Tool for merging 2x single-read illumina sequencing files (fastq) into one?

Dear support team at GALAXY,

I have recently performed a ChIP-seq experiment and I have just got my raw seq files from the seq service. I would like to perform my analysis but each of my samples was sequenced twice; meaning that each sample has two seq files. This is because each sample was sequenced twice to get a workable number of total reads (because of very low concentration of my ChIPed DNA). Thus, I am looking for a tool in GALAXY that will allow me to merge the two seq files of the same samples in to just one, with whom I will then proceed to the mapping with Bowtie2, the Peak calling with MACS2 etc. Could you please propose me a tool that I can properly perform such a task of merging?

Many thanks in advance,

Greetings,

Manolis

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Hi @Manolis1

Try this tool (per sample pair): Concatenate datasets tail-to-head (cat)

Hi @ jennaj,

Many thanks for your fast response.

I did it but I got this below:

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When you look into it:

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For info: The format of my 2x files that I was about to merge was:

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When you look into them file-1 (the 3x first lines):

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File-2 (the 3x first lines):

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What am I doing wrong?

Greetings,

Manolis

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Hi @Manolis1

This tool tends to work best with uncompressed inputs.

Please try uncompressing the inputs, then run the tool. Galaxy does some intermediate steps to transform the data during processing (in this case: fastq > plain text > fastq). When compressed fastq is input, sometimes a compression version isn’t exactly what is expected at a technical level. Uncompressing first will usually avoid problems with any text manipulation tool.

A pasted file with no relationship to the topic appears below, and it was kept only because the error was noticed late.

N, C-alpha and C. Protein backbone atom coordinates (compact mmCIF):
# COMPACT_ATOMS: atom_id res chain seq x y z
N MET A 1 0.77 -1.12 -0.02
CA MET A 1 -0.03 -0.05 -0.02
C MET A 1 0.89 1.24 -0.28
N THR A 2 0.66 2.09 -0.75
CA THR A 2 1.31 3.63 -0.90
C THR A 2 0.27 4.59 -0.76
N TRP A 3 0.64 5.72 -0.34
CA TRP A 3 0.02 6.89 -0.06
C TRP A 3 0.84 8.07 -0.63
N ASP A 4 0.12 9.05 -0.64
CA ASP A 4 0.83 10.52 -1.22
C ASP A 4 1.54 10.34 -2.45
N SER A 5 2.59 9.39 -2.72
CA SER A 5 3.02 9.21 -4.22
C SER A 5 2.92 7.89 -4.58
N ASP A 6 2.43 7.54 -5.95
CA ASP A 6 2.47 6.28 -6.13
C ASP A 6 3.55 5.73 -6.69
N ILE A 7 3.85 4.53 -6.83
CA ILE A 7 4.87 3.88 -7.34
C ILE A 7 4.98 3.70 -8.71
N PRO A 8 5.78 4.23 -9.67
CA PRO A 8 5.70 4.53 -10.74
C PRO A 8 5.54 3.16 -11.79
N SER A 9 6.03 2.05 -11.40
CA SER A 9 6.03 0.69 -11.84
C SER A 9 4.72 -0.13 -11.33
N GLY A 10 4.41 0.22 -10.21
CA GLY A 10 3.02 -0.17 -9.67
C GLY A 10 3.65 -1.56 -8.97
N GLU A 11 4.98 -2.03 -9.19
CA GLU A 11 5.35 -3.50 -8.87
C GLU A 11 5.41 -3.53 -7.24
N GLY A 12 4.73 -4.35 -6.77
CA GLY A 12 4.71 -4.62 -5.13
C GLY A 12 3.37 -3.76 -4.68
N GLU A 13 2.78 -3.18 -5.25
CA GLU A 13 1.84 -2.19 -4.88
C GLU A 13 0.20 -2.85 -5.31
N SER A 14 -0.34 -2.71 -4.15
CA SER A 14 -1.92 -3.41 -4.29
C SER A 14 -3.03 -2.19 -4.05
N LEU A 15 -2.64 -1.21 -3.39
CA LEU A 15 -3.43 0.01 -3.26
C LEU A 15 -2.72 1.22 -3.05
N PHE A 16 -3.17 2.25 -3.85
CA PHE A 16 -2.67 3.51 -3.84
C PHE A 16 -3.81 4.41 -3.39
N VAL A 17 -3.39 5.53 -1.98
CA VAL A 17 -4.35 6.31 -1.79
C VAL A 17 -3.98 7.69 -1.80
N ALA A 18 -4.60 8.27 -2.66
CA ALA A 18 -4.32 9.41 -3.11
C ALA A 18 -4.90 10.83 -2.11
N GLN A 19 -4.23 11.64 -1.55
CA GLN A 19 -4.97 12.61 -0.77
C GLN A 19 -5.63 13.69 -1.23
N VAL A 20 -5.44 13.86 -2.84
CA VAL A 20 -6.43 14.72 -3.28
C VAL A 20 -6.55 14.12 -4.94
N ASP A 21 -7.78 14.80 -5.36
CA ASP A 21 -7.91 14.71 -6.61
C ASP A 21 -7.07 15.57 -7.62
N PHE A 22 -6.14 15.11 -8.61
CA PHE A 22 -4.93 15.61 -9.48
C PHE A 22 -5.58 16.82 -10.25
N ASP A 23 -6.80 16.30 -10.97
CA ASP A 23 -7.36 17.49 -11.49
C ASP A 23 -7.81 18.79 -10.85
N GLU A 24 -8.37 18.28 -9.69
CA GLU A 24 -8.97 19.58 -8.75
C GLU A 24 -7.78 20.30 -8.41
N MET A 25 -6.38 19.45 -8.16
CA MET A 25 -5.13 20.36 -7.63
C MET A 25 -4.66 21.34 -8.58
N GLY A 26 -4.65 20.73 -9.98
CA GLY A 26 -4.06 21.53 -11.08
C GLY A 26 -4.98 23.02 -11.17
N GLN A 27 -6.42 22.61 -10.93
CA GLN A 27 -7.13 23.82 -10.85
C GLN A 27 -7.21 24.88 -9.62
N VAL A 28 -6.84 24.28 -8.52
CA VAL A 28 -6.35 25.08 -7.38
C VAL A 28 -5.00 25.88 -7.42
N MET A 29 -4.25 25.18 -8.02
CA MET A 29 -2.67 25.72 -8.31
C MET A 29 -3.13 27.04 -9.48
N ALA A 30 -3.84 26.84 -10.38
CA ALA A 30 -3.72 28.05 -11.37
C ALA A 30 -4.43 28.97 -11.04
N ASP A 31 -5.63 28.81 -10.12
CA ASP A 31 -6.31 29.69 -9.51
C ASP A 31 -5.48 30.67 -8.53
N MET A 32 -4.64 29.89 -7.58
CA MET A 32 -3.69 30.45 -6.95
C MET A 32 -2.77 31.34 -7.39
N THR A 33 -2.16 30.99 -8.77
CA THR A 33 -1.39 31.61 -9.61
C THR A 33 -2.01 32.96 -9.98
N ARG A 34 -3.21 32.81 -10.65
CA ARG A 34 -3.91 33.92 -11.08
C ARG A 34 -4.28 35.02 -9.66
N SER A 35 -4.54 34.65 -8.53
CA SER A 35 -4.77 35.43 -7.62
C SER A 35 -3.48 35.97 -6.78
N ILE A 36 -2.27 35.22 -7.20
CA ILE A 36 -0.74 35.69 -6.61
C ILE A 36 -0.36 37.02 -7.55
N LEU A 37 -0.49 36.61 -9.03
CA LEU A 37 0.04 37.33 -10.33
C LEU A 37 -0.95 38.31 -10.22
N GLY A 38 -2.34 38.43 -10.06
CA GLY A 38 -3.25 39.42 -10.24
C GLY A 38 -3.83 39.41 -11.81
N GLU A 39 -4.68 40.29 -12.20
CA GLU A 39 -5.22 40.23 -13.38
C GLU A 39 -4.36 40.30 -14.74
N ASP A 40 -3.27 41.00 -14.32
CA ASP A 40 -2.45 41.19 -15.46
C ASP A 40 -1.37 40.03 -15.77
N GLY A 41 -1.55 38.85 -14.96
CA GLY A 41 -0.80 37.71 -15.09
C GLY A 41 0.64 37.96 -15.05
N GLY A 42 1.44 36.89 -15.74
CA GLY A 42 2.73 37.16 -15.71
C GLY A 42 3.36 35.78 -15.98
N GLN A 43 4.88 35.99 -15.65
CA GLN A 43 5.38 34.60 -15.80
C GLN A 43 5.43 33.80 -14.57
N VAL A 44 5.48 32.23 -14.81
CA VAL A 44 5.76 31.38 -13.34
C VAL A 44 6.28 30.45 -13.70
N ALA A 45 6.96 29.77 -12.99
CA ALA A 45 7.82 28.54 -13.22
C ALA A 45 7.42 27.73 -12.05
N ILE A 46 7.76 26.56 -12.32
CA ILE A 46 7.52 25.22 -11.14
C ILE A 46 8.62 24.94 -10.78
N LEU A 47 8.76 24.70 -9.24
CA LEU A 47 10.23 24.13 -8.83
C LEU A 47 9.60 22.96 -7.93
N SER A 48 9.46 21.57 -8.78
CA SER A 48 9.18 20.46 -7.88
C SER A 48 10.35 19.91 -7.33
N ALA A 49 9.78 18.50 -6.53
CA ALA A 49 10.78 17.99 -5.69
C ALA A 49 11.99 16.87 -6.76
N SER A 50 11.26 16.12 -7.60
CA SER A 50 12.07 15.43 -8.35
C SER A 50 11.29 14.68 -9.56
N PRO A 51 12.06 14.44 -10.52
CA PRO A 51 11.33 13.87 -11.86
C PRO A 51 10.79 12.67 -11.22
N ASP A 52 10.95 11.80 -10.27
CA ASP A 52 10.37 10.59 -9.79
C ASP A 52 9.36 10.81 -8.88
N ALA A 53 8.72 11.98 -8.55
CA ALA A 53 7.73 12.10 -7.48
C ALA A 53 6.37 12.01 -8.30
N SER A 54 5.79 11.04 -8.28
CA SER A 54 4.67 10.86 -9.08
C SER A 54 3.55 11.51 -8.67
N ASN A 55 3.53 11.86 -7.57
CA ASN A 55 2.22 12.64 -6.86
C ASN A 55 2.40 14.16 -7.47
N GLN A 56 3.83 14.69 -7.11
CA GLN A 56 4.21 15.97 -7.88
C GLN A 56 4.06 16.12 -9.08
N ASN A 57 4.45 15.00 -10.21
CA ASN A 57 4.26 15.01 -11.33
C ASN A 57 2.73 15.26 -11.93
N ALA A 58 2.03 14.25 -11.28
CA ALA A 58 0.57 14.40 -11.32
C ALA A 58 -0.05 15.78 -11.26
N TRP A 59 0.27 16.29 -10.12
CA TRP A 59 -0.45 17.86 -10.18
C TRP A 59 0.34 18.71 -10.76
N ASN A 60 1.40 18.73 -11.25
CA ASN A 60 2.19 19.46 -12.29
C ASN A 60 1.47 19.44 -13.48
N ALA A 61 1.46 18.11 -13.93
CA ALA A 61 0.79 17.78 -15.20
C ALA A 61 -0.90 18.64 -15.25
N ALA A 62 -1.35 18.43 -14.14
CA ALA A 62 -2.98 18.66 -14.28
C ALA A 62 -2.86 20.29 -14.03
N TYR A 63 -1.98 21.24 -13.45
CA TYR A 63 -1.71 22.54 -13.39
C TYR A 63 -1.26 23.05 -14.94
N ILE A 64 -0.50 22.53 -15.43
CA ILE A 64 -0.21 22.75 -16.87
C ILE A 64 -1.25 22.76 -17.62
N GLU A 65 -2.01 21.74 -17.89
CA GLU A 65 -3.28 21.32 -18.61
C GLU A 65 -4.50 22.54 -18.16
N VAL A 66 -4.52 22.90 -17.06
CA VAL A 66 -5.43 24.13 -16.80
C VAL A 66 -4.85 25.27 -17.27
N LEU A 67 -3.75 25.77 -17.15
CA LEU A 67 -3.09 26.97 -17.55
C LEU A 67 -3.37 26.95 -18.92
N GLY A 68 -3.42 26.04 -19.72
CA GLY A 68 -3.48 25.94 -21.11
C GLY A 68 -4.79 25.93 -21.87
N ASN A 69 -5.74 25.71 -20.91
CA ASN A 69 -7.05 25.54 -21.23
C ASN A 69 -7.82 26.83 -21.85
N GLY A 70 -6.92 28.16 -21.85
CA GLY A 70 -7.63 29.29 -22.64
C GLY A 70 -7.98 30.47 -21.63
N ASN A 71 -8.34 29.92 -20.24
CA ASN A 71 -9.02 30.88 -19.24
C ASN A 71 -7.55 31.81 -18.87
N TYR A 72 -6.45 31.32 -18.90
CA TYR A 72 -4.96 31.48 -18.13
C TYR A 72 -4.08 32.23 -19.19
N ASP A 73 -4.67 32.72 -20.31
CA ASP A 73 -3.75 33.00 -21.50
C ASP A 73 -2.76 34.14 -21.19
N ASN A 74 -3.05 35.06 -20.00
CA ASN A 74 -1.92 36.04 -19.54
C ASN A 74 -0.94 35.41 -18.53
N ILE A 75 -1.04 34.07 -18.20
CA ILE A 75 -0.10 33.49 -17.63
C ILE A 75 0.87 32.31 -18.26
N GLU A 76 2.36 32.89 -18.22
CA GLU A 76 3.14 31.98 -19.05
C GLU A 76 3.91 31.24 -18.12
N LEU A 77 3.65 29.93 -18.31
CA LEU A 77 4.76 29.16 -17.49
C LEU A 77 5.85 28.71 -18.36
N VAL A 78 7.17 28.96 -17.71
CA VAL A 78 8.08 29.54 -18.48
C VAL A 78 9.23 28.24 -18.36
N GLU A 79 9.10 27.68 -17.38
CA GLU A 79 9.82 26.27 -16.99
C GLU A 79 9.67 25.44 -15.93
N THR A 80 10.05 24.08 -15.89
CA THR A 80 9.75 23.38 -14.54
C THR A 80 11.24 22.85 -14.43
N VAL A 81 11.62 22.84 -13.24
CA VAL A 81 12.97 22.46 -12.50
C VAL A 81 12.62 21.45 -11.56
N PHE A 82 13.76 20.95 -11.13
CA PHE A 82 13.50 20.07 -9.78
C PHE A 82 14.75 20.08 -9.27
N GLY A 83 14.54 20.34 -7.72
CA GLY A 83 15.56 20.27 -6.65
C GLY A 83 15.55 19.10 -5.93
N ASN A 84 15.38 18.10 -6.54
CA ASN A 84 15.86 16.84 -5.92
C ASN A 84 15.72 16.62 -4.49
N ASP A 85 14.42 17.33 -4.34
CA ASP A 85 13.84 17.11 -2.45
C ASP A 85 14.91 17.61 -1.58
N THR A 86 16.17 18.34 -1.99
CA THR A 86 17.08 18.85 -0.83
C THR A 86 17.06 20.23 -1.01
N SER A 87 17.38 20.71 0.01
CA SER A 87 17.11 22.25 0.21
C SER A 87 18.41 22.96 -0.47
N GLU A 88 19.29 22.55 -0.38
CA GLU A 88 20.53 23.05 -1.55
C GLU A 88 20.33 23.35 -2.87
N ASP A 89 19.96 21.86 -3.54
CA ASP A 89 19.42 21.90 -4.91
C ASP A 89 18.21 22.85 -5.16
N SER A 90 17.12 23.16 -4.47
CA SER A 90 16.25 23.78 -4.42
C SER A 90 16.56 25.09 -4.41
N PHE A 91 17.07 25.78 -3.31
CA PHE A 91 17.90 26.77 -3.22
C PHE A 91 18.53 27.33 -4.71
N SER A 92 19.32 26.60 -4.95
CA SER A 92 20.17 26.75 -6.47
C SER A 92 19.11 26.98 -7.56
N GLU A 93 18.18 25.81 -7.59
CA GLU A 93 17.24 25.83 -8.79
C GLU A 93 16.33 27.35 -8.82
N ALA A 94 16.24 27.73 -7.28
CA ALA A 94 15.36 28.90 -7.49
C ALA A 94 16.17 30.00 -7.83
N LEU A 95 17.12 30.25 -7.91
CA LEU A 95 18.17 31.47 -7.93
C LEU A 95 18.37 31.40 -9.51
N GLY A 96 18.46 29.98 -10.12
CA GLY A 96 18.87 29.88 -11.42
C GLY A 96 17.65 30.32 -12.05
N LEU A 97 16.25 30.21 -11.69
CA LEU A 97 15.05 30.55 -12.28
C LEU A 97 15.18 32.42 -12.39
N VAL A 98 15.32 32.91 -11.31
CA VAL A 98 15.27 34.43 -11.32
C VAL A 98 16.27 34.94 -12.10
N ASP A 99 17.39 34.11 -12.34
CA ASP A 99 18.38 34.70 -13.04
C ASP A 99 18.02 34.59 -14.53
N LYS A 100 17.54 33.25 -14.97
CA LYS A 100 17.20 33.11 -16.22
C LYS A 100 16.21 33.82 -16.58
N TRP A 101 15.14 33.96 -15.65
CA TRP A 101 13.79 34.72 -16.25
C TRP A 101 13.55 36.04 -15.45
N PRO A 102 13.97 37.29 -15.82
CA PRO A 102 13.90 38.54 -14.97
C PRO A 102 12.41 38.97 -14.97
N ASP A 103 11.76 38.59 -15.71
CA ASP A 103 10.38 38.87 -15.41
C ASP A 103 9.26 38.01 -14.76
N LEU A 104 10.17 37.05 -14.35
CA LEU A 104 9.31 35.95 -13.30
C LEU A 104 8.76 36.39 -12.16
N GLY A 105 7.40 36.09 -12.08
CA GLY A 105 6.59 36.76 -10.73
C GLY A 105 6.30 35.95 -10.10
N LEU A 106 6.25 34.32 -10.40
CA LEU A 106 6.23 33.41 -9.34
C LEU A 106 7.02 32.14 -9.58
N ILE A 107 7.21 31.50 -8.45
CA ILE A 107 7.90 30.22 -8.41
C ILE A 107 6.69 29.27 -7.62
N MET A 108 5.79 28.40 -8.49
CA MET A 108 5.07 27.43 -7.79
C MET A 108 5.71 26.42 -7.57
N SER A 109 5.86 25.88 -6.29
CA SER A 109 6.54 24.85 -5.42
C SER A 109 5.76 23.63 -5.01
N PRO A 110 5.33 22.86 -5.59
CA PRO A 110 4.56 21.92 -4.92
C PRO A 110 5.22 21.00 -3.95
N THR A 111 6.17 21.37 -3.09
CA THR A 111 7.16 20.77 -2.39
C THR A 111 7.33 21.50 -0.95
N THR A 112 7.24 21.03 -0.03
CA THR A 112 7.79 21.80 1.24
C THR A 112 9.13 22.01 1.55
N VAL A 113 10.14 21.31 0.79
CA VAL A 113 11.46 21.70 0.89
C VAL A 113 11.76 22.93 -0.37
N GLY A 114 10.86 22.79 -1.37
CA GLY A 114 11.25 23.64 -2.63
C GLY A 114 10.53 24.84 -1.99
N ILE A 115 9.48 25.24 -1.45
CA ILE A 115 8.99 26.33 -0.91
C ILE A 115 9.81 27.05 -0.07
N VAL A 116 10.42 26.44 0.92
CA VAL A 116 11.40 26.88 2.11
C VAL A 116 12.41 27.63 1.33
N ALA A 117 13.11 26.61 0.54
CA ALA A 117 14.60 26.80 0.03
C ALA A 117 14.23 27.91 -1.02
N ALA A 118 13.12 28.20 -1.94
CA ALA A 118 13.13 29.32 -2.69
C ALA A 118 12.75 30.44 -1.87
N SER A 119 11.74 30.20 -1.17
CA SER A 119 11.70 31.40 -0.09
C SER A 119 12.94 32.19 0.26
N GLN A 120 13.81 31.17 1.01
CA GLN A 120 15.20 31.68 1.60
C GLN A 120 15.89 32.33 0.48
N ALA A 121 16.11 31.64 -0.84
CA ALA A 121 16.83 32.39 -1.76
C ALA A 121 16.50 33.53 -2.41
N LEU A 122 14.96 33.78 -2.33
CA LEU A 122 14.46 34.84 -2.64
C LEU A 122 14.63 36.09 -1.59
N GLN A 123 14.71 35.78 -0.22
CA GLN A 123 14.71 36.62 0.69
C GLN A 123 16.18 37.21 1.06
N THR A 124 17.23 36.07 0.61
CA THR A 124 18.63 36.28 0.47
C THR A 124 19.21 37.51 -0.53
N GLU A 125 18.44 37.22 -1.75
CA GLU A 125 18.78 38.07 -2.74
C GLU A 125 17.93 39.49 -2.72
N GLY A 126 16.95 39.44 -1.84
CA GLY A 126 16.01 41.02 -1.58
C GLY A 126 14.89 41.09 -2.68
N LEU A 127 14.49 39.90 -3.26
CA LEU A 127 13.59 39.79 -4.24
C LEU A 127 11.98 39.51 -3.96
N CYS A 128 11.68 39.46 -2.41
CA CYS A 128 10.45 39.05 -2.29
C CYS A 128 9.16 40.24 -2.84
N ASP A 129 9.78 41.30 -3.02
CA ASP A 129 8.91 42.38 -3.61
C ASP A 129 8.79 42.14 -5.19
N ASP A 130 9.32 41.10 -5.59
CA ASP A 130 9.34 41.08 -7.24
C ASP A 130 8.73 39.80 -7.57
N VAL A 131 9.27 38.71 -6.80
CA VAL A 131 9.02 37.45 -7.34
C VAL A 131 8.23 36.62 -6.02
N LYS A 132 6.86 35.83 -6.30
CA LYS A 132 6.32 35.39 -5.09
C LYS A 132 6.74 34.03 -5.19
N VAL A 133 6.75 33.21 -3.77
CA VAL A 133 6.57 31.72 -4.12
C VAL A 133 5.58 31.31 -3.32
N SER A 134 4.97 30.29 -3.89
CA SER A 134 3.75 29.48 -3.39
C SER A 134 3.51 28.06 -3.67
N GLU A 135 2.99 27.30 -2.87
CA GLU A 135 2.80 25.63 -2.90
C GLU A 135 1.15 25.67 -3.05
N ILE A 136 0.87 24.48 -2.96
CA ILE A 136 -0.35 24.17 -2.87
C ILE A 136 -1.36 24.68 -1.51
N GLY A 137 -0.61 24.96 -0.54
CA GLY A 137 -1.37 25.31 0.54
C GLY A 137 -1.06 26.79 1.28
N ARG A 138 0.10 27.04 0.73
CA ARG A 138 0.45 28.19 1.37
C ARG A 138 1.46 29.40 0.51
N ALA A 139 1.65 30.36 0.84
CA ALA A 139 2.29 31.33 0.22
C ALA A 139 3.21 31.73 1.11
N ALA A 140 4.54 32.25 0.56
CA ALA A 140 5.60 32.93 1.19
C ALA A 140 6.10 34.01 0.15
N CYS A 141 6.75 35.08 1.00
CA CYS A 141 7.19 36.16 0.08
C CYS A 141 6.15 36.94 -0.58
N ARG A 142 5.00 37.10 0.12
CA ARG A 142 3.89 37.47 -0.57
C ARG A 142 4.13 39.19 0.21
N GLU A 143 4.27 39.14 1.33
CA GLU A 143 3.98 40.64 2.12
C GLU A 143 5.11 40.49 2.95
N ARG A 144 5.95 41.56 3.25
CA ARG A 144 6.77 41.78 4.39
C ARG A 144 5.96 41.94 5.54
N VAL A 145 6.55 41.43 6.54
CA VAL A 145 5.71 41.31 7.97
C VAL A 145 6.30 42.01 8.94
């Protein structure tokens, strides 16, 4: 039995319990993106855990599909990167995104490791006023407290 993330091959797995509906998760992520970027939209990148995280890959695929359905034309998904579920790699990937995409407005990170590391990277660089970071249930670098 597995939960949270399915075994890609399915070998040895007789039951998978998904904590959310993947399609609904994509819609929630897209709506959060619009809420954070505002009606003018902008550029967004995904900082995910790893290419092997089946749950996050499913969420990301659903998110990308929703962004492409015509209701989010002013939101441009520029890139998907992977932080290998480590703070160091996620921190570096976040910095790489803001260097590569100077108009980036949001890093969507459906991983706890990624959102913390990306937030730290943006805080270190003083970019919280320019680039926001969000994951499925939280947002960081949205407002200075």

To uncompress a fastqsanger.gz dataset:

  1. Click on the pencil icon to reach the Edit Attributes functions
  2. Click into the Convert tab
  3. The drop-down menu will include a choice to produce an uncompressed version of the data (these will be new datasets)
  4. Run the Concatinate tool on the uncompressed fastqsanger datasets
  5. After everything is completely done and confirmed to be correct, go back and permanently delete (purge) the original compressed data to remove it from your quota usage.

I tested this out last week for another person (same exact tool/problem) and it worked, but please let us know if that doesn’t work for your case and we can troubleshoot more. :slight_smile:

A replacement tool for @jennaj 's suggestion is Collapse Collection (from the Collection operations section).
Despite its name it also works with multiple regular datasets (although if the order of the concatenation matters to you, you should first build a list collection from your replicates). This tool should work directly with your gzipped data.

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Hi @ jennaj,

Many thanks! It did worked beautifully : )

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I am going to continue now with the mapping with Bowtie2 etc.

Best wishes for a lovely weekend,

Manolis

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Hi @ wm75,

Thank you for your response.

I tried also what you suggested: Collapse Collection> Merge Collection> But neither of my files (gzip or gunzip) are recognized as inputs by this tool. Nevertheless, @jenna suggested me previously to unzip first the gzip files and then use them in the Concatenate datasets tail-to-head tool; this did work nicely.

Wishes for a great weekend,

Manolis

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Both tools work with some basic tests on fastqsanger.gz files. But either not working can be for odd reasons. Most I’ve reviewed seem to be related to the version of “gzip” used for the original compression. So, my go-to advice is to just uncompress and see what happens since it usually resolves compatibility problems.

That also does a “sanity check” on the data. If it won’t uncompress in Galaxy with the Convert function directly, that usually means the file is truncated or corrupted (good to know!) – either upstream from Galaxy or during Upload (due to an interrupted connection – tend to be larger files). Reloading or checking upstream files at the source is how to fix that kind of problem. MD5 and other Secure Hash / Message Digest tools can be used before/after loading to Galaxy, too, and compared. I included that in the test below to show how that is done (and to confirm both tools produce exactly the same output).

Anyway, glad you go this to work :rocket:

Test/example history here Galaxy | Accessible History | test cat + collapse w fastqsanger.gz I’ll leave it shared for anyone who wants to review for example use-cases. The whole history is really small (3 kb) – if imported, click on the “rerun” button to see exactly how the tool forms were set up, then purge the copy when not needed anymore to clear the clutter.

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